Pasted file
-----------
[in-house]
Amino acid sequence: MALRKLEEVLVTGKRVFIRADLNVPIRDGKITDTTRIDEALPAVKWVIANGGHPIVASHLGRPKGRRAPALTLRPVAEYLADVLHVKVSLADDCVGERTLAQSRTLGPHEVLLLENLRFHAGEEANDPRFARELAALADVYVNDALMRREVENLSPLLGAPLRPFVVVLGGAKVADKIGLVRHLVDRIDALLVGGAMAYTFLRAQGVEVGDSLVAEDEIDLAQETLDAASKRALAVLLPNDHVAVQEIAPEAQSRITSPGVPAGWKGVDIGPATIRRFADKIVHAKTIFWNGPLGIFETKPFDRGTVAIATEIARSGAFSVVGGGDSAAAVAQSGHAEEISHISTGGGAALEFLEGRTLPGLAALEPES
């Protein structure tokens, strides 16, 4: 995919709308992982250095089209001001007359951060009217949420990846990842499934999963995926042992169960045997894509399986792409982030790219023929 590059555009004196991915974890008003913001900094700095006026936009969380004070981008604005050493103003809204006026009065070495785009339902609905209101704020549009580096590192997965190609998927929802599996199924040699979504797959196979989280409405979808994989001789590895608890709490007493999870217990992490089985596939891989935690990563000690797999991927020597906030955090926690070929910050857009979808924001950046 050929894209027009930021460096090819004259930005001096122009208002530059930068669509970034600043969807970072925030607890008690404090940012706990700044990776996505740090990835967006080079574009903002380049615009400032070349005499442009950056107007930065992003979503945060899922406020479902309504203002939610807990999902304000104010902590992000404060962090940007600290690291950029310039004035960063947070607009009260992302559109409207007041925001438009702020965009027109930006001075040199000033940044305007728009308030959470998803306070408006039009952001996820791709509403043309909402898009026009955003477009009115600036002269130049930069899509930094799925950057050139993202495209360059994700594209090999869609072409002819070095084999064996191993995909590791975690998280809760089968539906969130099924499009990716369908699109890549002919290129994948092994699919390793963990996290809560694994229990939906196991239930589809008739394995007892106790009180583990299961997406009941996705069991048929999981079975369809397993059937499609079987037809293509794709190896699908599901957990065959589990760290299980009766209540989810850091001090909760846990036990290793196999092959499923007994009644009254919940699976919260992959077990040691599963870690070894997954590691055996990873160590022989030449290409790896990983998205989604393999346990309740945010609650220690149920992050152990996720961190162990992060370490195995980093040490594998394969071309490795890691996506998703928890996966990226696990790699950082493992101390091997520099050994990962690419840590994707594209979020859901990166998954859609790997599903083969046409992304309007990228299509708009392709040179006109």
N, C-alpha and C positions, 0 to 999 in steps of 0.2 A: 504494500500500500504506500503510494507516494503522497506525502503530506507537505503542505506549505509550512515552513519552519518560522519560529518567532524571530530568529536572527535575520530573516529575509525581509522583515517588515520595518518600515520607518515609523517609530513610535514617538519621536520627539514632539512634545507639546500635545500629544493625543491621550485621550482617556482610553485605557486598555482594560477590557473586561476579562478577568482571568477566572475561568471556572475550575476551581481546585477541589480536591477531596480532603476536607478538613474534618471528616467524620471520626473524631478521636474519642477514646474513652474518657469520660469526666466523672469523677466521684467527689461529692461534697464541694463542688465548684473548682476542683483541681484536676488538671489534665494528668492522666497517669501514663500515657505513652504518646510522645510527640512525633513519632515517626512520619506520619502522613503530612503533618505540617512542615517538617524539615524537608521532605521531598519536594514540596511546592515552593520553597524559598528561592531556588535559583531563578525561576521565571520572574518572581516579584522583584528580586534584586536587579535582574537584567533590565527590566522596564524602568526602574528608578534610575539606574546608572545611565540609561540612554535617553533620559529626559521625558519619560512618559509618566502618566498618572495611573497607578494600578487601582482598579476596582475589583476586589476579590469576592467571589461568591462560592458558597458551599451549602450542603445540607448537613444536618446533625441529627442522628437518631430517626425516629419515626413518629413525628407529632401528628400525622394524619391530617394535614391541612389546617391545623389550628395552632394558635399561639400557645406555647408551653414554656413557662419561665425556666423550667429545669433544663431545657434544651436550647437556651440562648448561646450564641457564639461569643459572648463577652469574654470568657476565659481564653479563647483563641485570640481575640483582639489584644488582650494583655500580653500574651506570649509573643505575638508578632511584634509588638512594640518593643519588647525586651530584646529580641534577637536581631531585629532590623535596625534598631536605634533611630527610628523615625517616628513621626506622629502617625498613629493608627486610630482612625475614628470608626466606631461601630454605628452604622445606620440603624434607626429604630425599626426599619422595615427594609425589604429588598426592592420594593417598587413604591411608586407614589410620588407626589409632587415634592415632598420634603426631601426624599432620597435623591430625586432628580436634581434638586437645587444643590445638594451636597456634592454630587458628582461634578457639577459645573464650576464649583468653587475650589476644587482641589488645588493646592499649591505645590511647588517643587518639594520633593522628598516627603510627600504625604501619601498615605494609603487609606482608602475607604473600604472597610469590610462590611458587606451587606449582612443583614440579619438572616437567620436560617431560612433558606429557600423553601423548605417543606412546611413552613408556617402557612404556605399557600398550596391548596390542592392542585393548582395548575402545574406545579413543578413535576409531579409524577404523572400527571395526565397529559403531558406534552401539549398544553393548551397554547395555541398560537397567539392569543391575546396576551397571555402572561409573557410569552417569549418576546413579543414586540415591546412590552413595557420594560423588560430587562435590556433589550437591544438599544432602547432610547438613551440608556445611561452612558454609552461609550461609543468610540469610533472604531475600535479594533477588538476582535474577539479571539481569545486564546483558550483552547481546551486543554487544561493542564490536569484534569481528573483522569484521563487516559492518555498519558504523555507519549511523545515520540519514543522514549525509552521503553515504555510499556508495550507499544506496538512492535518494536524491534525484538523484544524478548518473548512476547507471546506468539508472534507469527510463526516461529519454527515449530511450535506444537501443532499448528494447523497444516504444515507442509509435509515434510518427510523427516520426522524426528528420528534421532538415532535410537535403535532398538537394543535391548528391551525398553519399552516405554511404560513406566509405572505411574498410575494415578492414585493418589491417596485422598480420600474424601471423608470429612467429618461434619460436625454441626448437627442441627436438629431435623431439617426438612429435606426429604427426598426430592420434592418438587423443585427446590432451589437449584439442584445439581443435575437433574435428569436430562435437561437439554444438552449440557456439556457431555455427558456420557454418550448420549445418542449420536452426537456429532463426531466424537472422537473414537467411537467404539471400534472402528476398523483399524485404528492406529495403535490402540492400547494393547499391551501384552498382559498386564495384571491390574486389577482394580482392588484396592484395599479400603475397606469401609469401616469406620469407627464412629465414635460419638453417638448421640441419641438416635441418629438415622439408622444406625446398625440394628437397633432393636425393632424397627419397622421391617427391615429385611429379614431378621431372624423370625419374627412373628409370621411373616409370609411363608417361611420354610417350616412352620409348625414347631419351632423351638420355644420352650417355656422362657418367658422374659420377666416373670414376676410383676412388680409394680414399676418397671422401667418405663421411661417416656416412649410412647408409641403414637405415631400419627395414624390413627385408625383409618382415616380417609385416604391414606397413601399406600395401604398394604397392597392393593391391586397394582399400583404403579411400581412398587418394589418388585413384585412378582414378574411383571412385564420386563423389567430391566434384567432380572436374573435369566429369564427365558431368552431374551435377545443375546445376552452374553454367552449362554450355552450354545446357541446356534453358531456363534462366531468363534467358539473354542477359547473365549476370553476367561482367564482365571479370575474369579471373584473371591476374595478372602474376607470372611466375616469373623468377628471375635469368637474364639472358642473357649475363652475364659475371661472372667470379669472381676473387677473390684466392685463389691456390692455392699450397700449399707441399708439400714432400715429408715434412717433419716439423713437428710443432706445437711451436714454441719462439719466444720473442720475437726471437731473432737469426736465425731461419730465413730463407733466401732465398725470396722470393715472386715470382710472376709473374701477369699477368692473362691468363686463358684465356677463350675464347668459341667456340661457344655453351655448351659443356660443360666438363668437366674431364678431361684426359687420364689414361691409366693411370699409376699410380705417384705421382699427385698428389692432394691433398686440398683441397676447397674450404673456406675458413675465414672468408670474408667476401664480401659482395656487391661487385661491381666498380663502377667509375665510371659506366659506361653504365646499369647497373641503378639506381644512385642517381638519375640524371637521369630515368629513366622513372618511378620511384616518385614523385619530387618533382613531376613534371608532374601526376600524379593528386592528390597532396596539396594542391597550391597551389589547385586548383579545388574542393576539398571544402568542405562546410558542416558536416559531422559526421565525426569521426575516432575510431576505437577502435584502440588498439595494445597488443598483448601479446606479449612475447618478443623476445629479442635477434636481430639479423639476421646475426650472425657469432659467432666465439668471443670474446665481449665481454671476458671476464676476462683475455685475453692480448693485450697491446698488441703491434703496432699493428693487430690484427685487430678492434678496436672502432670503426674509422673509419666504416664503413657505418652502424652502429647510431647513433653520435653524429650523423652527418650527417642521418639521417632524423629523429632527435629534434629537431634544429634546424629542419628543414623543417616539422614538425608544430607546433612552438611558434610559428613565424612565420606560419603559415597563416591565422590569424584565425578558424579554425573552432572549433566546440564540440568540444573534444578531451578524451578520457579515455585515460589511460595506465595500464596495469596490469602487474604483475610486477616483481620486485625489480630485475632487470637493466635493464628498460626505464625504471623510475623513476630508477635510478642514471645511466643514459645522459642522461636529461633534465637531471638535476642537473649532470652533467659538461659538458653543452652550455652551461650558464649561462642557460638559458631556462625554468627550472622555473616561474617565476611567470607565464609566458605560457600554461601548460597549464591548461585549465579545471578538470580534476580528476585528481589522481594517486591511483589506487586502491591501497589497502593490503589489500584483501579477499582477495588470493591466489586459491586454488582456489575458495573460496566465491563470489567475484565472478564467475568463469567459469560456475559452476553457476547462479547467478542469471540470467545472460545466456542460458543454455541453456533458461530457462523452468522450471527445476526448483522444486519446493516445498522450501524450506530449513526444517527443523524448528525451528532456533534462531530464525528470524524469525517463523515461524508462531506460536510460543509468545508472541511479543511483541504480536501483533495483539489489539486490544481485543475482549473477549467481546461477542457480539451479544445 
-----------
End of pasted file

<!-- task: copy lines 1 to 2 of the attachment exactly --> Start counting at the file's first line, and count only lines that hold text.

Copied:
[in-house]
Amino acid sequence: MALRKLEEVLVTGKRVFIRADLNVPIRDGKITDTTRIDEALPAVKWVIANGGHPIVASHLGRPKGRRAPALTLRPVAEYLADVLHVKVSLADDCVGERTLAQSRTLGPHEVLLLENLRFHAGEEANDPRFARELAALADVYVNDALMRREVENLSPLLGAPLRPFVVVLGGAKVADKIGLVRHLVDRIDALLVGGAMAYTFLRAQGVEVGDSLVAEDEIDLAQETLDAASKRALAVLLPNDHVAVQEIAPEAQSRITSPGVPAGWKGVDIGPATIRRFADKIVHAKTIFWNGPLGIFETKPFDRGTVAIATEIARSGAFSVVGGGDSAAAVAQSGHAEEISHISTGGGAALEFLEGRTLPGLAALEPES